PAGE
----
The crab meat that was purchased last week was too expensive and too much to make only one thing, so the second half of it went into something we love here and have wanted to try. I made some corn and crab soup.
We had a discussion with Scot Craig on the show about whether this would be a bisque or a chowder and came away with the idea that the differences are subtle. He calls a chowder something that has potatoes, which this did not. And a bisque is a seafood soup made from a strained broth of shellfish. Again, this did not.
So based on the ingredients, I would call this a bastardization of both those things. It still qualifies a soup in that you eat it with a spoon in a bowl. And in its defense, it was quite tasty.
As with most things in New Orleans, it started with “the trinity.” Chopped somewhat finely and sauteed in a dutch oven on medium with a pat of butter, I then added some chopped parsley, some roasted corn off the cob, a smoked poblano and roasted smashed garlic. These things were stirred constantly, the pan deglazed with some chicken stock. (I always keep this around but water would work too. If you had shellfish stock it could be a true bisque.)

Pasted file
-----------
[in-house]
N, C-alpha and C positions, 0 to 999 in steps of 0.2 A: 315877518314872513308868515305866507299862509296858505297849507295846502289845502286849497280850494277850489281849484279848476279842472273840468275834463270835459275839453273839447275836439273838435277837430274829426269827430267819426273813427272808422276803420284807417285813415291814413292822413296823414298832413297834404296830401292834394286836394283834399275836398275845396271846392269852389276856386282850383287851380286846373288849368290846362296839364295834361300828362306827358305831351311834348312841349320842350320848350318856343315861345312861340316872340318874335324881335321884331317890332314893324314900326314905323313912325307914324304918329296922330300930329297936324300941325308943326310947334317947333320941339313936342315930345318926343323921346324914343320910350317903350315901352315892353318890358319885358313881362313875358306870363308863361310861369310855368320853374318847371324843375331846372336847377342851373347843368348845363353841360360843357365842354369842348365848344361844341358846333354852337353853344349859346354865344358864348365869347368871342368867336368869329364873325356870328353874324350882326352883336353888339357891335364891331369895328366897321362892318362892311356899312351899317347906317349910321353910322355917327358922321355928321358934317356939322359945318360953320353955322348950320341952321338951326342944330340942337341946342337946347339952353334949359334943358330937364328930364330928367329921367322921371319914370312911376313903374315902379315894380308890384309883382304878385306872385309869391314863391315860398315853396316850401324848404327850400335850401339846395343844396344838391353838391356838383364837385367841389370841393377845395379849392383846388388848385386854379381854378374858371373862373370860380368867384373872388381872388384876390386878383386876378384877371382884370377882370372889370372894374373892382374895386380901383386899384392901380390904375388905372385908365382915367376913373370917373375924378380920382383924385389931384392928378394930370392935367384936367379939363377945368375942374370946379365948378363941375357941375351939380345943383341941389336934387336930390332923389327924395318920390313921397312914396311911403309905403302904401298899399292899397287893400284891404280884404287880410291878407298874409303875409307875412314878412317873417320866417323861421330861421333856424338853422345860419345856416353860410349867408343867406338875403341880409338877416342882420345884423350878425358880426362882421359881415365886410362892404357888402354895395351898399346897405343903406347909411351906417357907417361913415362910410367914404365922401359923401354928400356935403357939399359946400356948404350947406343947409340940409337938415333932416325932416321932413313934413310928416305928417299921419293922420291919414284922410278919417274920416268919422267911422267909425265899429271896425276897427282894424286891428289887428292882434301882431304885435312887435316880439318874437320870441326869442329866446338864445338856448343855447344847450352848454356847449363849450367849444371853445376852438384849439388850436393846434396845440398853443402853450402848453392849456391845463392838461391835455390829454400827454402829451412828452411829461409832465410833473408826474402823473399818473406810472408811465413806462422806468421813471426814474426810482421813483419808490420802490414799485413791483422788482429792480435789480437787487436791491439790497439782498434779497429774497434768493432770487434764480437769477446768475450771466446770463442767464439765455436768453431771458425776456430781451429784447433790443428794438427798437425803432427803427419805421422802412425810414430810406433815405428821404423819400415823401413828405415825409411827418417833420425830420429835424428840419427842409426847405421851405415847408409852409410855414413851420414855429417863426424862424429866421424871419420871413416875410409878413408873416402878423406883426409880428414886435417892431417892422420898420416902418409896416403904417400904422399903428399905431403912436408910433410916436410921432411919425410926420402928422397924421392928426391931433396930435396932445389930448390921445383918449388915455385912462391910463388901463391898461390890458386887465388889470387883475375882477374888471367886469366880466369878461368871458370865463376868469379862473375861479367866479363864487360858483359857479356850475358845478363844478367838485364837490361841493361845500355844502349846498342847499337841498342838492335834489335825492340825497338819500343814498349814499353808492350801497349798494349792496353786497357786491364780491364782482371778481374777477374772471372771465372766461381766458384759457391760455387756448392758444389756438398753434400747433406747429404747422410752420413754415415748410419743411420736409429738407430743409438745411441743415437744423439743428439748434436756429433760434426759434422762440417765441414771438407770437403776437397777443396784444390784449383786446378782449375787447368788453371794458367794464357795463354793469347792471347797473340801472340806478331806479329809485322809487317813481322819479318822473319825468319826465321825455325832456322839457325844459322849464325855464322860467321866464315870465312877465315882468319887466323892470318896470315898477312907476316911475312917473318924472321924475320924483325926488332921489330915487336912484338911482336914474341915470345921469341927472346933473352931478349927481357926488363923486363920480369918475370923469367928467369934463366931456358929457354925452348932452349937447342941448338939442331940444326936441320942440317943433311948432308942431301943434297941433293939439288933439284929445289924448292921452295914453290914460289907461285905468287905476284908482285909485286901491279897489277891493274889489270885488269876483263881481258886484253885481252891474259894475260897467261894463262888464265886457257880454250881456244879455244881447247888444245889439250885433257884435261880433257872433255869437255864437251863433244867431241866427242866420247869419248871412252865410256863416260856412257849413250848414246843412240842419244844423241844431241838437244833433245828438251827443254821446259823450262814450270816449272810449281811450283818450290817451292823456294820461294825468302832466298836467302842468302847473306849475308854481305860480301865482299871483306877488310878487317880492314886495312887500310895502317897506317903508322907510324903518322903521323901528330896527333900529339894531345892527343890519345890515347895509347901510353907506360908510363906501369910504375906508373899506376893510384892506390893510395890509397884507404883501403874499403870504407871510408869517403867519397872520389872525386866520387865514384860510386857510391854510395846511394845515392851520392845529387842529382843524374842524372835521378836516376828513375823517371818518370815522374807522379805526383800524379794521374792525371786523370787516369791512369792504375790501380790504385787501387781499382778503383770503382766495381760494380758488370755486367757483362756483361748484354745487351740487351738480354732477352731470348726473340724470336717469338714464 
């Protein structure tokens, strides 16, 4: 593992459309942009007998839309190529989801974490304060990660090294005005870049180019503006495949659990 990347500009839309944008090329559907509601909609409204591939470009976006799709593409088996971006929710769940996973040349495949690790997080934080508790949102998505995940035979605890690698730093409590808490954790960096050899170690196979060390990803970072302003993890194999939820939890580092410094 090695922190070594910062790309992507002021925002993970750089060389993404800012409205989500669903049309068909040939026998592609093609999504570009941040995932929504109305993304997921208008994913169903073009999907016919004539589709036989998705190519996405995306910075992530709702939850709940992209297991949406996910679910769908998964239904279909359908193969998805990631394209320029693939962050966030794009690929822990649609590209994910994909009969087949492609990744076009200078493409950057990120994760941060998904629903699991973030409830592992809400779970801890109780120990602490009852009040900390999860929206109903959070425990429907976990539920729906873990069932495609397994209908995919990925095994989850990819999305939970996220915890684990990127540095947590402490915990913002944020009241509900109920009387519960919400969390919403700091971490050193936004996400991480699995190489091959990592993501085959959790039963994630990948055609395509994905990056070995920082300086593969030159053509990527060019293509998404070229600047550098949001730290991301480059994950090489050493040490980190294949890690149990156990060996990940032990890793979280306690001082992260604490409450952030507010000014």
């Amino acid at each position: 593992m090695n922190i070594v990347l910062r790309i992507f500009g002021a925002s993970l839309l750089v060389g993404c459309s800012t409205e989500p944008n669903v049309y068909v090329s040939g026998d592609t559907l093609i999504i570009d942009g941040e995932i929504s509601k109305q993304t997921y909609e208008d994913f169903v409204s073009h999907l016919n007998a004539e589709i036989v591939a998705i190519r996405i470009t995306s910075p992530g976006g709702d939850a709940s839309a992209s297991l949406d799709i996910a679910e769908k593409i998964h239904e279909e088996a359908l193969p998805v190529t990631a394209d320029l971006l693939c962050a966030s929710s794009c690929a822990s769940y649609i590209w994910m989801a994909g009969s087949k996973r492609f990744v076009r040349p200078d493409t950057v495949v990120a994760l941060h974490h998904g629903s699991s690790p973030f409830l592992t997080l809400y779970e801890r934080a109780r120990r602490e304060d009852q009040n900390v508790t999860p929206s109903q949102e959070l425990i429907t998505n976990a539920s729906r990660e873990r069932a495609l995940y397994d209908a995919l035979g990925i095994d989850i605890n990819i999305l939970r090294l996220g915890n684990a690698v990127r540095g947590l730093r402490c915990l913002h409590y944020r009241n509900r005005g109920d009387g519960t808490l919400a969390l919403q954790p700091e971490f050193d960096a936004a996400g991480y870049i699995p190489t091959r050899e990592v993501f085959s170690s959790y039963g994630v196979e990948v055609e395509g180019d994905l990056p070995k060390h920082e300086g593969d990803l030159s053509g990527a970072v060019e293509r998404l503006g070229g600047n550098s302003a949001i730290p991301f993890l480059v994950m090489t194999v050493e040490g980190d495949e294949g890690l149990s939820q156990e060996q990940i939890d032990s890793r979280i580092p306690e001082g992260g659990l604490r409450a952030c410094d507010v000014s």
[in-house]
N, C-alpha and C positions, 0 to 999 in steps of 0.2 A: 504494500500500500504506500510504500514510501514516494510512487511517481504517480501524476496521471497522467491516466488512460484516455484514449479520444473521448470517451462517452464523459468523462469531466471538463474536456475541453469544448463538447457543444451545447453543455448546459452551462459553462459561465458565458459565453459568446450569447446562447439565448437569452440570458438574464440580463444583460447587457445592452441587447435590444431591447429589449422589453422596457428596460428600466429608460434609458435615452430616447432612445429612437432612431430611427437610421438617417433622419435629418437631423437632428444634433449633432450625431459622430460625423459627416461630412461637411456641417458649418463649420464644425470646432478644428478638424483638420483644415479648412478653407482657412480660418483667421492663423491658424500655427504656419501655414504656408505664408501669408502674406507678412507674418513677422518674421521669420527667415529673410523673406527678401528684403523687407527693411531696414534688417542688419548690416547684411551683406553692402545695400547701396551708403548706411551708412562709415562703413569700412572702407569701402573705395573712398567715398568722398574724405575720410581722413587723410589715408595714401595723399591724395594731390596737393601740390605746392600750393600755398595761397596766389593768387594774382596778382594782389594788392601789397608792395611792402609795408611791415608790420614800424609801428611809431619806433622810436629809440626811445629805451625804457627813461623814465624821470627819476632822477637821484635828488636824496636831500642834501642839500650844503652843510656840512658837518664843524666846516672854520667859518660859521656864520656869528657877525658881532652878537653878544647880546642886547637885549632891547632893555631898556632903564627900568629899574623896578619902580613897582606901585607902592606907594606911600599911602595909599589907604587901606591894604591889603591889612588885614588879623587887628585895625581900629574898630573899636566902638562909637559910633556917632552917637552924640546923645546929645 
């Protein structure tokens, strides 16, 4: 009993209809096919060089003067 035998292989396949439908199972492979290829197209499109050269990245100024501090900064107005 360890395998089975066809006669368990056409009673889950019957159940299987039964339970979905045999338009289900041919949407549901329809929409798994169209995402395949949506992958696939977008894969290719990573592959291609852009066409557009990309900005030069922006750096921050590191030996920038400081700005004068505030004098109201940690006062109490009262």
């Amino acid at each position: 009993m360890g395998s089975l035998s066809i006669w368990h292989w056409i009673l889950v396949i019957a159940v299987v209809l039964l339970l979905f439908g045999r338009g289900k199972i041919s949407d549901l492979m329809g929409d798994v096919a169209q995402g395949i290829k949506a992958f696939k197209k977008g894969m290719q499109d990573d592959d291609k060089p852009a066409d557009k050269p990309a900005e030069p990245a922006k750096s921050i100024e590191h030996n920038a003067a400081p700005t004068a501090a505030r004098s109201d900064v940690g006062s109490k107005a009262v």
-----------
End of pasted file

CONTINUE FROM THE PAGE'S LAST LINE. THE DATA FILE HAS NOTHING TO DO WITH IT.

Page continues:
Then I added some cream to this and more chicken stock. The crabmeat went in last, and I only stirred this occasionally as it simmered on low to medium heat. Stirring too much would break up the lumps.
This makes a great and pretty hearty meal with some dense crusty country bread for dipping.
Corn and Crab Soup (for four)
½ pint lump crabmeat
2 small ears roasted corn
2 Tbs. butter
½ stalk celery
¼ small yellow onion
½ large bell pepper mix of green and red
1 med smoked poblano pepper (to taste - this is spicy)
⅓ cup chopped parsley (save some for garnish)
3-4 cloves roasted and smashed garlic
1 cup stock (chicken but preferably seafood)
1 cup heavy cream
Sautee “the trinity” in a dutch oven on medium to high heat stirring frequently.
Deglaze the pan with some of the stock. When this is translucent, add poblano, garlic, parsley and corn, stirring occasionally for about five minutes.
Add the stock and cream and reduce heat to a simmer. Add the crab about twenty minutes before serving, stirring it in only once.
When it is the thickness you like, place in bowls and garnish with remaining parsley. Serve with crusty bread for dipping.